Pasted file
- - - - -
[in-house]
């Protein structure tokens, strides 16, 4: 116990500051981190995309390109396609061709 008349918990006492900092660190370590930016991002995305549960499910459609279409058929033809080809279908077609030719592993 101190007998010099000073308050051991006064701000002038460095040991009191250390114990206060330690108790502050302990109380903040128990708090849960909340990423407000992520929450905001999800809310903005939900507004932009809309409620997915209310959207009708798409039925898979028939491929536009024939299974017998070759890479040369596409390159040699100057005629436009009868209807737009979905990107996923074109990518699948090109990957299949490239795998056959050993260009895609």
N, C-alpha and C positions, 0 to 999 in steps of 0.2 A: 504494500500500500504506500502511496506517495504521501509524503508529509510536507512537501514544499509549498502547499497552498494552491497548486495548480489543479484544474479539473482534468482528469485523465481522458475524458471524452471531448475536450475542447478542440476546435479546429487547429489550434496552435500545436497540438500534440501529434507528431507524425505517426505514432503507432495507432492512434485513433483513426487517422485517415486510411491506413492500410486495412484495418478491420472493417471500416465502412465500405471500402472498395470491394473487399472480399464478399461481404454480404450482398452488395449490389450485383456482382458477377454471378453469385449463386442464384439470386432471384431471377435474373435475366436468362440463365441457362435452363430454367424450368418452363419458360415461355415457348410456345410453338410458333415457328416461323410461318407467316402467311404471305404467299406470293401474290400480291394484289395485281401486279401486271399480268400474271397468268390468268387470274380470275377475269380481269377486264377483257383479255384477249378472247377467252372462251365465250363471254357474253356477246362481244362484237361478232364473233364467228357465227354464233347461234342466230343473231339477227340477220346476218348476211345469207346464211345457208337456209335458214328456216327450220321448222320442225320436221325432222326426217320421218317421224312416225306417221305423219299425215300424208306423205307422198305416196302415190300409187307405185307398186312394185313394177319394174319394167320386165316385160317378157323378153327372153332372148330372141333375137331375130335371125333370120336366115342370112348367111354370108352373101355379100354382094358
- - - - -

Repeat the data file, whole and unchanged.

[in-house]
């Protein structure tokens, strides 16, 4: 116990500051981190995309390109396609061709 008349918990006492900092660190370590930016991002995305549960499910459609279409058929033809080809279908077609030719592993 101190007998010099000073308050051991006064701000002038460095040991009191250390114990206060330690108790502050302990109380903040128990708090849960909340990423407000992520929450905001999800809310903005939900507004932009809309409620997915209310959207009708798409039925898979028939491929536009024939299974017998070759890479040369596409390159040699100057005629436009009868209807737009979905990107996923074109990518699948090109990957299949490239795998056959050993260009895609």
N, C-alpha and C positions, 0 to 999 in steps of 0.2 A: 504494500500500500504506500502511496506517495504521501509524503508529509510536507512537501514544499509549498502547499497552498494552491497548486495548480489543479484544474479539473482534468482528469485523465481522458475524458471524452471531448475536450475542447478542440476546435479546429487547429489550434496552435500545436497540438500534440501529434507528431507524425505517426505514432503507432495507432492512434485513433483513426487517422485517415486510411491506413492500410486495412484495418478491420472493417471500416465502412465500405471500402472498395470491394473487399472480399464478399461481404454480404450482398452488395449490389450485383456482382458477377454471378453469385449463386442464384439470386432471384431471377435474373435475366436468362440463365441457362435452363430454367424450368418452363419458360415461355415457348410456345410453338410458333415457328416461323410461318407467316402467311404471305404467299406470293401474290400480291394484289395485281401486279401486271399480268400474271397468268390468268387470274380470275377475269380481269377486264377483257383479255384477249378472247377467252372462251365465250363471254357474253356477246362481244362484237361478232364473233364467228357465227354464233347461234342466230343473231339477227340477220346476218348476211345469207346464211345457208337456209335458214328456216327450220321448222320442225320436221325432222326426217320421218317421224312416225306417221305423219299425215300424208306423205307422198305416196302415190300409187307405185307398186312394185313394177319394174319394167320386165316385160317378157323378153327372153332372148330372141333375137331375130335371125333370120336366115342370112348367111354370108352373101355379100354382094358